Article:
Street: In the poem “The Late Parade,” I’m curious about the line breaks and indents, the form of this poem is so curious I had to track it—eight-line, five-line, four-line, five-line stanzas; indentation or justified margins (left/right). Looking at it in this way, I am almost inclined to view it as a composition, and when reading in ¾ (waltz) time I am hearing the words as notes and you are playing them as say valves on a trumpet. This last poem is most certainly musical. Do you see yourself as a musician with words? Are you balancing sound with meaning?


Fitzgerald: Yes, I would like to see myself as a musician with words. Yes, I would like to balance sound with meaning. The shape-shifting arrangements in the stanzas, like musical chairs, felt to me festive—and charmingly desperate—for such a long poem. A little like Goldie Locks. As if the mind kept on having to invent an order, arbitrarily, for things to click—everything becoming possible because nothing’s quite right. That said, I don’t see language in a poem as sound vs. meaning because I couldn’t really claim to know where one ends and the other begins. I prefer it that way.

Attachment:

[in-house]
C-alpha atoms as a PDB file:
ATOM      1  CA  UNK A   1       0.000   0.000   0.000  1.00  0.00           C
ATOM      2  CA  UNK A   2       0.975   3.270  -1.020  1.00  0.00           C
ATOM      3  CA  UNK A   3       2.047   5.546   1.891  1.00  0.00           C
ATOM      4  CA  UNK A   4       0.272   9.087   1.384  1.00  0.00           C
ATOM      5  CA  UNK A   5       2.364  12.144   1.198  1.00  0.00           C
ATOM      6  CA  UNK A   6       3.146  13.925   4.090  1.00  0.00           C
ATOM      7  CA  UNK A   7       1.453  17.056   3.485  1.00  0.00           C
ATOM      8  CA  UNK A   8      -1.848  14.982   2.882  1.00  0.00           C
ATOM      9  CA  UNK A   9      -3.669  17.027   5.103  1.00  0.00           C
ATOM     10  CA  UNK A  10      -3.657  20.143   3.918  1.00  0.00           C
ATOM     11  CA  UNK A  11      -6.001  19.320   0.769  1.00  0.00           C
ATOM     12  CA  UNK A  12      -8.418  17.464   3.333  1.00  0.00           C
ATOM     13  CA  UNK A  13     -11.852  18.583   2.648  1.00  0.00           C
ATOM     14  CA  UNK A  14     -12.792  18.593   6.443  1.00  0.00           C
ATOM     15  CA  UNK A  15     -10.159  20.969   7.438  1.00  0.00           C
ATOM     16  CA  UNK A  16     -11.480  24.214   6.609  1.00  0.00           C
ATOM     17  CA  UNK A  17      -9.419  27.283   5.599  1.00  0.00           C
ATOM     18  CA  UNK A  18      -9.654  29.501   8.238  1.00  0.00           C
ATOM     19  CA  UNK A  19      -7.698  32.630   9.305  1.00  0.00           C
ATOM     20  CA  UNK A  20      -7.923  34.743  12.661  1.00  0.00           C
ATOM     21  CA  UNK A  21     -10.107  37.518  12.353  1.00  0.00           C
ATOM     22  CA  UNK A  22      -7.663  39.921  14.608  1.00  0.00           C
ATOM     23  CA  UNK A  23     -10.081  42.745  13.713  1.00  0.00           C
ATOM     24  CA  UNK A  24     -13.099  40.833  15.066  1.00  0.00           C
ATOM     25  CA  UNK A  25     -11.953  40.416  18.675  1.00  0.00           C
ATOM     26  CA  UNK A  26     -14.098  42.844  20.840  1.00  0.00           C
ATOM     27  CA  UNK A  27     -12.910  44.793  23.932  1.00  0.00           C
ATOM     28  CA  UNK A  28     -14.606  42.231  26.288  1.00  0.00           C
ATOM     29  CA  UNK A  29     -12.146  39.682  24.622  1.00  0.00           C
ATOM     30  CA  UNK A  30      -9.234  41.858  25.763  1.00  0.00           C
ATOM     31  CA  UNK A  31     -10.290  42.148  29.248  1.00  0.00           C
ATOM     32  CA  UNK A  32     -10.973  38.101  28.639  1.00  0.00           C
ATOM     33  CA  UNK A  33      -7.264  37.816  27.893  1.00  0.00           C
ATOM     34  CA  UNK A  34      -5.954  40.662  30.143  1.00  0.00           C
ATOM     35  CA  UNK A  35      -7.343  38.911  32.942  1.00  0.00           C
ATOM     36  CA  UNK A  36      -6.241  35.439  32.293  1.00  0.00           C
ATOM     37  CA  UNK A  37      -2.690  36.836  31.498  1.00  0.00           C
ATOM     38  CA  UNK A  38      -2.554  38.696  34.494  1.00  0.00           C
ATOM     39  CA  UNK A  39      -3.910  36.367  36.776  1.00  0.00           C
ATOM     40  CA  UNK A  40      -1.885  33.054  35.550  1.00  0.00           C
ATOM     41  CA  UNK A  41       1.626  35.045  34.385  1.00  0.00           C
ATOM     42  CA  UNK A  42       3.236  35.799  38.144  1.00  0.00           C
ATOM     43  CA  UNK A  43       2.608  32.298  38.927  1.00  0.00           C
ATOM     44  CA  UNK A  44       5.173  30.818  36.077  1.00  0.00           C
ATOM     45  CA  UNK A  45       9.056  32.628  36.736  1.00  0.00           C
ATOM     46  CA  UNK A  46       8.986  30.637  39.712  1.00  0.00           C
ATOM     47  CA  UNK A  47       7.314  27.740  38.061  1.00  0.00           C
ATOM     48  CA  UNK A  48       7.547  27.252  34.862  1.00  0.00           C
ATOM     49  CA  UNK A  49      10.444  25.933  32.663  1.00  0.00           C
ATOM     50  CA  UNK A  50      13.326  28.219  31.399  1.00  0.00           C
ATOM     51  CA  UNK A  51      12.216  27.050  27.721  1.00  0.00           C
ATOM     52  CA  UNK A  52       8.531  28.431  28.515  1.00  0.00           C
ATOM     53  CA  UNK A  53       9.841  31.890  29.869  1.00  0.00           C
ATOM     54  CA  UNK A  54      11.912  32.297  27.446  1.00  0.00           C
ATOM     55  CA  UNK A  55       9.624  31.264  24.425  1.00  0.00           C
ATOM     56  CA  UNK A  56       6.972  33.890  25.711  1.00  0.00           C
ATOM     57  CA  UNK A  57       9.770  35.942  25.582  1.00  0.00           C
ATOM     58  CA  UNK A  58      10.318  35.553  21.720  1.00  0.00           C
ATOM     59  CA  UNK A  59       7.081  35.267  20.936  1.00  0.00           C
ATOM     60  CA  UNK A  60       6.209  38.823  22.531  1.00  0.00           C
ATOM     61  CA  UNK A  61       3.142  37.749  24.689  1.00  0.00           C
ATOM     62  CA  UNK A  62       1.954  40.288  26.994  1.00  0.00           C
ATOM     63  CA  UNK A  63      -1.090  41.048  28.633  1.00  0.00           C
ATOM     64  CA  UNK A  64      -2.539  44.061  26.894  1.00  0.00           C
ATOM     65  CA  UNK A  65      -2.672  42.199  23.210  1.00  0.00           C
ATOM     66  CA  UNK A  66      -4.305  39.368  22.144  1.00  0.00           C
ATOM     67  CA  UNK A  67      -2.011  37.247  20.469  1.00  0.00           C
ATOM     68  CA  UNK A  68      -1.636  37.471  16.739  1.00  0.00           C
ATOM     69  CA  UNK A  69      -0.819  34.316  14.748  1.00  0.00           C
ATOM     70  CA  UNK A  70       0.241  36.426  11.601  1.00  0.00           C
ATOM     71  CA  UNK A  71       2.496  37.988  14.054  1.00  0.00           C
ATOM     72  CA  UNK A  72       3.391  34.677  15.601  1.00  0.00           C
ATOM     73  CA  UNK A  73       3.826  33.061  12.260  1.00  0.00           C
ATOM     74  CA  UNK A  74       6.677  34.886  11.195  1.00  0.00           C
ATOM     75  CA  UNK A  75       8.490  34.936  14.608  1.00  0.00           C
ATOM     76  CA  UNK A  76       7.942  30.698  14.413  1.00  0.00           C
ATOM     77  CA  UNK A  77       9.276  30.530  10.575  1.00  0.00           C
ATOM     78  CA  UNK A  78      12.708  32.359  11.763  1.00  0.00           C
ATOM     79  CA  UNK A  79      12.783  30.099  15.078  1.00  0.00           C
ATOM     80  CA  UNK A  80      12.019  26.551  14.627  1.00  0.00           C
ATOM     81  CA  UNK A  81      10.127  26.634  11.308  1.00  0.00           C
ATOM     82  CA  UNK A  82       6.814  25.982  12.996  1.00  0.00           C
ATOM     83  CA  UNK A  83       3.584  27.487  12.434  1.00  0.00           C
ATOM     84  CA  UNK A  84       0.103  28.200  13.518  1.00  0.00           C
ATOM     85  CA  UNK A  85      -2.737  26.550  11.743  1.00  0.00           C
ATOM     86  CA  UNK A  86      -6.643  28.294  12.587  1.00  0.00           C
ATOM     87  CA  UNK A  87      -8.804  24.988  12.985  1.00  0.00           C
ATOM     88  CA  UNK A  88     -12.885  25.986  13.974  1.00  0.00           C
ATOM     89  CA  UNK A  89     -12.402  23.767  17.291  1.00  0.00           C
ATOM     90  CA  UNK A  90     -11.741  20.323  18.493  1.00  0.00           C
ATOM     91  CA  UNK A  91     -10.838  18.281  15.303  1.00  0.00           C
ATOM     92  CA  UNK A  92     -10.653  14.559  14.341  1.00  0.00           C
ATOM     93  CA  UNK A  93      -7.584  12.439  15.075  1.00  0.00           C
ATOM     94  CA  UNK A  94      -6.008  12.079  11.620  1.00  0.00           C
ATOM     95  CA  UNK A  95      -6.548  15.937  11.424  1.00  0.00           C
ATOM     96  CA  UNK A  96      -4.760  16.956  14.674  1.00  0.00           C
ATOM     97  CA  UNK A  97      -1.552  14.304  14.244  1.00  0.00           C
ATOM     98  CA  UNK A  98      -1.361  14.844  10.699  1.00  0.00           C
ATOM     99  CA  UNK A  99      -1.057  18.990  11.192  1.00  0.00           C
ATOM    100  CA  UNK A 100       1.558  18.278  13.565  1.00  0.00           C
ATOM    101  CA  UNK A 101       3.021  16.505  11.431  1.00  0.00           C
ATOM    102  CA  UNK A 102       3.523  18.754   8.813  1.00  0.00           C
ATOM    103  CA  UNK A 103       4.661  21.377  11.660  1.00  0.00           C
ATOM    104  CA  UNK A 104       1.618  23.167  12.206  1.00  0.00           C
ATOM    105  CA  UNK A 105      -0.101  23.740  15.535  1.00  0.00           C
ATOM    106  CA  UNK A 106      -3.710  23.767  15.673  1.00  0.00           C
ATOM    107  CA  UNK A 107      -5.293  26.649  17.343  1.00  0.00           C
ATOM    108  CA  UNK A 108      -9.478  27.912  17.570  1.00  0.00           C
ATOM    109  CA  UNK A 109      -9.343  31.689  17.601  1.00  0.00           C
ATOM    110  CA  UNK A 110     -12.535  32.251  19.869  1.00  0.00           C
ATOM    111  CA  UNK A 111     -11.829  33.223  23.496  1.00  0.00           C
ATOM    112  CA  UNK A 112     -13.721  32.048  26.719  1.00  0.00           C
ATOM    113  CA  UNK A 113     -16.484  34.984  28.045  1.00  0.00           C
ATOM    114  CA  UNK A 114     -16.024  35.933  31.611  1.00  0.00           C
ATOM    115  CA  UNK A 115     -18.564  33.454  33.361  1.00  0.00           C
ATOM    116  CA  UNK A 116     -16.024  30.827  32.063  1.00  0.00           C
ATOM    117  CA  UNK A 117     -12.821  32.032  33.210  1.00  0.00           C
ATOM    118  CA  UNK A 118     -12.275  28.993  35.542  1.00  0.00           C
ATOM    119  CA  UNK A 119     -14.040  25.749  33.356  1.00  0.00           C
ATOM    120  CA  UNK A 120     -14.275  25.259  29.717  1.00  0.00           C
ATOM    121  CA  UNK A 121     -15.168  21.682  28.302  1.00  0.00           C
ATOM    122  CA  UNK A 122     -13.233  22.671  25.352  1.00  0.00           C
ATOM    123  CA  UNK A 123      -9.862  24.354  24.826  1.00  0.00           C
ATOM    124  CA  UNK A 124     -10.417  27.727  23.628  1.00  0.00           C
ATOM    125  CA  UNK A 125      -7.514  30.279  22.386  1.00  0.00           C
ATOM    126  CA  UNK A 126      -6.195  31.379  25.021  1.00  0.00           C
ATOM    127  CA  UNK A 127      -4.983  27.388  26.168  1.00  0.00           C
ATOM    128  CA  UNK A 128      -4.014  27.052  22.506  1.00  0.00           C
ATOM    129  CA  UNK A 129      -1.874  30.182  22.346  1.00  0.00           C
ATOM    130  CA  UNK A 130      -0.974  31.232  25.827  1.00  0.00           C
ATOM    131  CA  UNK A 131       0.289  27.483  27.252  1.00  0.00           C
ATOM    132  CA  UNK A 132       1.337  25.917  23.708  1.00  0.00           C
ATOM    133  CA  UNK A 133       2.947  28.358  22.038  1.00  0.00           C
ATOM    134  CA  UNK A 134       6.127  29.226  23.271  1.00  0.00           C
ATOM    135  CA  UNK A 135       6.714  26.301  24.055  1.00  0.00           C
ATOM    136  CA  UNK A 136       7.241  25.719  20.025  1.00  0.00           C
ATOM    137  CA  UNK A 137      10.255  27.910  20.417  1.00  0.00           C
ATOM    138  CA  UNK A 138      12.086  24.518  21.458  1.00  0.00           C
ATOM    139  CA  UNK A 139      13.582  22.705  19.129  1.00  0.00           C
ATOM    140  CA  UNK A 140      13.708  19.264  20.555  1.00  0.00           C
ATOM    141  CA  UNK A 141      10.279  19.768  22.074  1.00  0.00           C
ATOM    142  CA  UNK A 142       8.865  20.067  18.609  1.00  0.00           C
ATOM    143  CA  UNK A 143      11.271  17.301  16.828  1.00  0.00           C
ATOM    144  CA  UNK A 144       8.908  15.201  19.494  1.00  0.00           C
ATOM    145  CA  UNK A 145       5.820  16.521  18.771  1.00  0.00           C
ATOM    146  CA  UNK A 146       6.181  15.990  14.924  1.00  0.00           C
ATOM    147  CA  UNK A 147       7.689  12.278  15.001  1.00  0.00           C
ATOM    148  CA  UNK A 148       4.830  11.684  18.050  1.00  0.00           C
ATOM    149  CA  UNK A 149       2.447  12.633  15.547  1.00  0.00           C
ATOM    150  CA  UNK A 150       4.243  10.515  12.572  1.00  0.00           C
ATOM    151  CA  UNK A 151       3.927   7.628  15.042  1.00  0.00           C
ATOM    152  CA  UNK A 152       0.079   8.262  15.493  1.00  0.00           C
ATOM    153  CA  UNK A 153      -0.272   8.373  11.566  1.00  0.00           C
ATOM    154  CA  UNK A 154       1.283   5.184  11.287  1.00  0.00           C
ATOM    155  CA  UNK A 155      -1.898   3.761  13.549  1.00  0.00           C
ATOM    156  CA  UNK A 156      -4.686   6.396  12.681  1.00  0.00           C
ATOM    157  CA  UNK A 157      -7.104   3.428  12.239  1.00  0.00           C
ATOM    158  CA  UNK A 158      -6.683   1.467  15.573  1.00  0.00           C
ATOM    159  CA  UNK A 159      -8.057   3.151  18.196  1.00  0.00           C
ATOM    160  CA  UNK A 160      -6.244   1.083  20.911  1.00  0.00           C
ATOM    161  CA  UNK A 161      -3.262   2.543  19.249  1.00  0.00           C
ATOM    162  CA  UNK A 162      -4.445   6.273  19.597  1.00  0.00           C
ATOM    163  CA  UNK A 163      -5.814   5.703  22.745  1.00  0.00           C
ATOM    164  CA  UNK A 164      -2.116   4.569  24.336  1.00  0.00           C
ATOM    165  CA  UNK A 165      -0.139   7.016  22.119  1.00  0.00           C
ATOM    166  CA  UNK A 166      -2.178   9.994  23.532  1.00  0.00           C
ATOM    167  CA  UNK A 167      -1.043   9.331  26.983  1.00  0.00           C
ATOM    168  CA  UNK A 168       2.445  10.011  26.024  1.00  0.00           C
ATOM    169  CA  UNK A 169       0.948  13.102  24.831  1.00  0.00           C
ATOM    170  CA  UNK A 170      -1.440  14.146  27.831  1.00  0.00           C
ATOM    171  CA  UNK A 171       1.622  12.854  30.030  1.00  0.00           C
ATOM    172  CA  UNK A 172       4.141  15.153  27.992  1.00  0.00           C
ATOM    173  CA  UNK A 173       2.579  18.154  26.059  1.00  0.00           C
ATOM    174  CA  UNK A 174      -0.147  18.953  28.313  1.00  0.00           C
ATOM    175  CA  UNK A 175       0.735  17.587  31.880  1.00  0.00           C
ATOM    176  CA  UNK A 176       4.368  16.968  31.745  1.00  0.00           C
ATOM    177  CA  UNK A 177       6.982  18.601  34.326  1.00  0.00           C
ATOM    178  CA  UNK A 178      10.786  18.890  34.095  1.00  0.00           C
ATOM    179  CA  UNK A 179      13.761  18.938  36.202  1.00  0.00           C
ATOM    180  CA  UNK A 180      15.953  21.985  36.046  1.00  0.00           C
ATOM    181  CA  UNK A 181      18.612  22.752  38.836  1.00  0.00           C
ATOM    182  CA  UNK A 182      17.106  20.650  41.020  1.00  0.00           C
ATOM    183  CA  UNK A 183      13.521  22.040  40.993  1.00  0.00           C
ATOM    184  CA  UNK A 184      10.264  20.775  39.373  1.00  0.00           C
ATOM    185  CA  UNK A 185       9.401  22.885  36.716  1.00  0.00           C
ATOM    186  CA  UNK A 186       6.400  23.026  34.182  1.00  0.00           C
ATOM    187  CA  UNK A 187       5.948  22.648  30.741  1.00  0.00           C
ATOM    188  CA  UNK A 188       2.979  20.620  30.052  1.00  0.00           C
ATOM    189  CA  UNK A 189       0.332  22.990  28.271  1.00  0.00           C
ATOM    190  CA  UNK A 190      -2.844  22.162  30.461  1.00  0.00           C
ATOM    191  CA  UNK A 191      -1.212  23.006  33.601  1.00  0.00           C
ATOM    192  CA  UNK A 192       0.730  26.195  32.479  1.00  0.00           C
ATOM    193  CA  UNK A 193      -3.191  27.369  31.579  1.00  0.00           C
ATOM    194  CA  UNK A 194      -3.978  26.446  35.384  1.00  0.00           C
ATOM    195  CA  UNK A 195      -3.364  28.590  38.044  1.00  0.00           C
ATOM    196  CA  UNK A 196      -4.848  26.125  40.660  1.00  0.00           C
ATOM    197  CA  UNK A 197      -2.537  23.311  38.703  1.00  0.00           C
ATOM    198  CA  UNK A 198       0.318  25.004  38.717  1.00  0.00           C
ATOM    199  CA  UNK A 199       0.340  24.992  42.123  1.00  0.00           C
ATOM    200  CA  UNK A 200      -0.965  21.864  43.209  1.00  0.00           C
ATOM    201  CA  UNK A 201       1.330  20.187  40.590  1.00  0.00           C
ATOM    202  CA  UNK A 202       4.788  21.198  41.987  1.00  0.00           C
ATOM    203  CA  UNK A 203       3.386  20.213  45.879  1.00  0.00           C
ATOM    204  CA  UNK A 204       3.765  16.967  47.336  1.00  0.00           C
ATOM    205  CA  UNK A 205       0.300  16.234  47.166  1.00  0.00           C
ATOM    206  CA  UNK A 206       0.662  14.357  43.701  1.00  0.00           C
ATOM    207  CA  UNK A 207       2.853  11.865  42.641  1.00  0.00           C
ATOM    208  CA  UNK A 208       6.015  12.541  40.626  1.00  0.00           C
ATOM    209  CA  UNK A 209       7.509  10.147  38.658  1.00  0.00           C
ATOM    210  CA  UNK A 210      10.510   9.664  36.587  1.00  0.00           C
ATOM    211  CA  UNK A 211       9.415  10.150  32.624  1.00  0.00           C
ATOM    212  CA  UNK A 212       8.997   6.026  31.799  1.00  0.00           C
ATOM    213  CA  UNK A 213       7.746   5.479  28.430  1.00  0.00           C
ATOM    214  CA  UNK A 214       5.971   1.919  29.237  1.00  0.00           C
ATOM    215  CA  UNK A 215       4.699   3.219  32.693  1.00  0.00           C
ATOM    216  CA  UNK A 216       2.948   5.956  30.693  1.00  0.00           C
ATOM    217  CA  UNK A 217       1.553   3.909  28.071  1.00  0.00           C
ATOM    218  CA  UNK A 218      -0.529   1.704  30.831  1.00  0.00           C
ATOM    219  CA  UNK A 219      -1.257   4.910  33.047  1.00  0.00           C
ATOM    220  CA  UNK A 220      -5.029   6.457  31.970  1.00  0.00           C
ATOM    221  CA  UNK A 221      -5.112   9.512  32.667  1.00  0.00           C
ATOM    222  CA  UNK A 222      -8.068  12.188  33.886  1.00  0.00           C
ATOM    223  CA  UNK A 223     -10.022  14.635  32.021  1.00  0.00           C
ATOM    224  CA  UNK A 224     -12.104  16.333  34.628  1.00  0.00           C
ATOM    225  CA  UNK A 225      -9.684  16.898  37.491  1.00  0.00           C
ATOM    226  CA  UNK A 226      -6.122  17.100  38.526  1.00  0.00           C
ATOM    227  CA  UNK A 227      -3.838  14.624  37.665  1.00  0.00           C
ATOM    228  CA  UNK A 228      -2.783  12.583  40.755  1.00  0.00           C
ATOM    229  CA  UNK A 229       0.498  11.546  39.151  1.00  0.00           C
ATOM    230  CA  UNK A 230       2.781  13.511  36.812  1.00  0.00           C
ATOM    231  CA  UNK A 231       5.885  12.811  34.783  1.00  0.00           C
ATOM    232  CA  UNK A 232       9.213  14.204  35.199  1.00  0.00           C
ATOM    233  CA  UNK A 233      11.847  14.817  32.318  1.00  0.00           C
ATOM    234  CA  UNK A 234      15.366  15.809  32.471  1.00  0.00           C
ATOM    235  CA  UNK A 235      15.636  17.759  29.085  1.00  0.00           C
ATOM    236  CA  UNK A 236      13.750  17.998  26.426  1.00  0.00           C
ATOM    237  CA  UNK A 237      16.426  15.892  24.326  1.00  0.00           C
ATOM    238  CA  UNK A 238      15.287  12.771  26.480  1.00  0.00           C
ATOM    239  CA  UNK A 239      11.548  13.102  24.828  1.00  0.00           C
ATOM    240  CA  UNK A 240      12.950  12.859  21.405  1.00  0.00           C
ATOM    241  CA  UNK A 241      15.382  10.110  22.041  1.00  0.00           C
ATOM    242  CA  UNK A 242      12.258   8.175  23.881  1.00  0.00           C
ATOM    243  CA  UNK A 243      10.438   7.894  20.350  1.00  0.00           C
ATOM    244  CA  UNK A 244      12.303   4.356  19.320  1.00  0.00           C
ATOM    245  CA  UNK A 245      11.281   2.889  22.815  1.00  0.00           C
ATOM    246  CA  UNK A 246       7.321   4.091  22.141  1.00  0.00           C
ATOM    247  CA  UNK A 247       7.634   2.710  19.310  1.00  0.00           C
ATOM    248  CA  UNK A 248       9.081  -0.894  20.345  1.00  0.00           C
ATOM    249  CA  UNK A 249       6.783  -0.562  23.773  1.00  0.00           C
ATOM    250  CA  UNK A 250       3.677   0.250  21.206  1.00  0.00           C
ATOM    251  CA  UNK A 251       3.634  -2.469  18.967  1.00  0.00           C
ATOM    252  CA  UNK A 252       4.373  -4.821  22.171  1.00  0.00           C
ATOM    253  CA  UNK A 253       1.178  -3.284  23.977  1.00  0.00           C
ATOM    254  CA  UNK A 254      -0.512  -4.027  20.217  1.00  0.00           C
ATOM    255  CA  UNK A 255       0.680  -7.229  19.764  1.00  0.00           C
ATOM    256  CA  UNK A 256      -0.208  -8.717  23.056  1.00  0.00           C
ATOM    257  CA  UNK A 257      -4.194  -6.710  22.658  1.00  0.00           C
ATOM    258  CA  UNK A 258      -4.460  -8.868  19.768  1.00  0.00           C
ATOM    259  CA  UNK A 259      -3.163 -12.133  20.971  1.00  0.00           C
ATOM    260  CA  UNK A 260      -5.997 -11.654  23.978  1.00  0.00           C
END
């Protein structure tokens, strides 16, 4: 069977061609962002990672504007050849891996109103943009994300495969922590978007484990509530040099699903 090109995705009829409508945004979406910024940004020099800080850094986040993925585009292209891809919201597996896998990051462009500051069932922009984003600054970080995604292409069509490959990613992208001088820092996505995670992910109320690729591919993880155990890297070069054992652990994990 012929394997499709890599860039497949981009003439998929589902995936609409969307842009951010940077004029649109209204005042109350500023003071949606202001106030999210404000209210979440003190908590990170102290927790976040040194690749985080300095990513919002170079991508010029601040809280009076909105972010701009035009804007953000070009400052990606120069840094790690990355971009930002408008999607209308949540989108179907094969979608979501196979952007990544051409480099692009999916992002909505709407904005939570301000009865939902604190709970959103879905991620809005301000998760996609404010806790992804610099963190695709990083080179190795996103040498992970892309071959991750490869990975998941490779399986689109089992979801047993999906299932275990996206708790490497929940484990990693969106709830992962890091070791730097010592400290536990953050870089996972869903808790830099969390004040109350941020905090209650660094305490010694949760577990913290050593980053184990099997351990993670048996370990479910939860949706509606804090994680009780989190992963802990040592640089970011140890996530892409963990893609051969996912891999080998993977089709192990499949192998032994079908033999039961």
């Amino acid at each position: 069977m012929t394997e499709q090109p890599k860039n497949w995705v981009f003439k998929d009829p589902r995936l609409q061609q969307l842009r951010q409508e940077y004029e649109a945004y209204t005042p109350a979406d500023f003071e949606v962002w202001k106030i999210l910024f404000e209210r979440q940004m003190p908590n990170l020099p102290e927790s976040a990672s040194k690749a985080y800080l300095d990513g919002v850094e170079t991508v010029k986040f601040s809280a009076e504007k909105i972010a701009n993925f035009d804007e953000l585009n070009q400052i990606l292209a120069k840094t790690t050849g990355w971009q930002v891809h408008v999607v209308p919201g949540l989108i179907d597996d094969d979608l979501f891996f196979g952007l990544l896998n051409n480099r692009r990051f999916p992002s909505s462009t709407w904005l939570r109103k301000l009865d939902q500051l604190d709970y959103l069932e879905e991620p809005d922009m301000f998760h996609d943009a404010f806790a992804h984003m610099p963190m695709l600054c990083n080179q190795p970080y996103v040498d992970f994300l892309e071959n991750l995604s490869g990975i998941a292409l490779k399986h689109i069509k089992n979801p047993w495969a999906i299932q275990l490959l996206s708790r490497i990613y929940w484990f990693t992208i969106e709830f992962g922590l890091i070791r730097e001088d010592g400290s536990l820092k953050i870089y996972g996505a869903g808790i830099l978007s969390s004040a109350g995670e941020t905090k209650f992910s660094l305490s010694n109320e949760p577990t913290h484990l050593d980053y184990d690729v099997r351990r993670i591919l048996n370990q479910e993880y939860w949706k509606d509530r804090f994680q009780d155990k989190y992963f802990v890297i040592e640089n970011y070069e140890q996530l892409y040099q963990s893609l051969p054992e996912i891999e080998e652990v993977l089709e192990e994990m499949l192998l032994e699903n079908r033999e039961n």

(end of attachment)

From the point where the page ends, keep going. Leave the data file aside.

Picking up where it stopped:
Street: Finally, where do you see yourself in 10 years?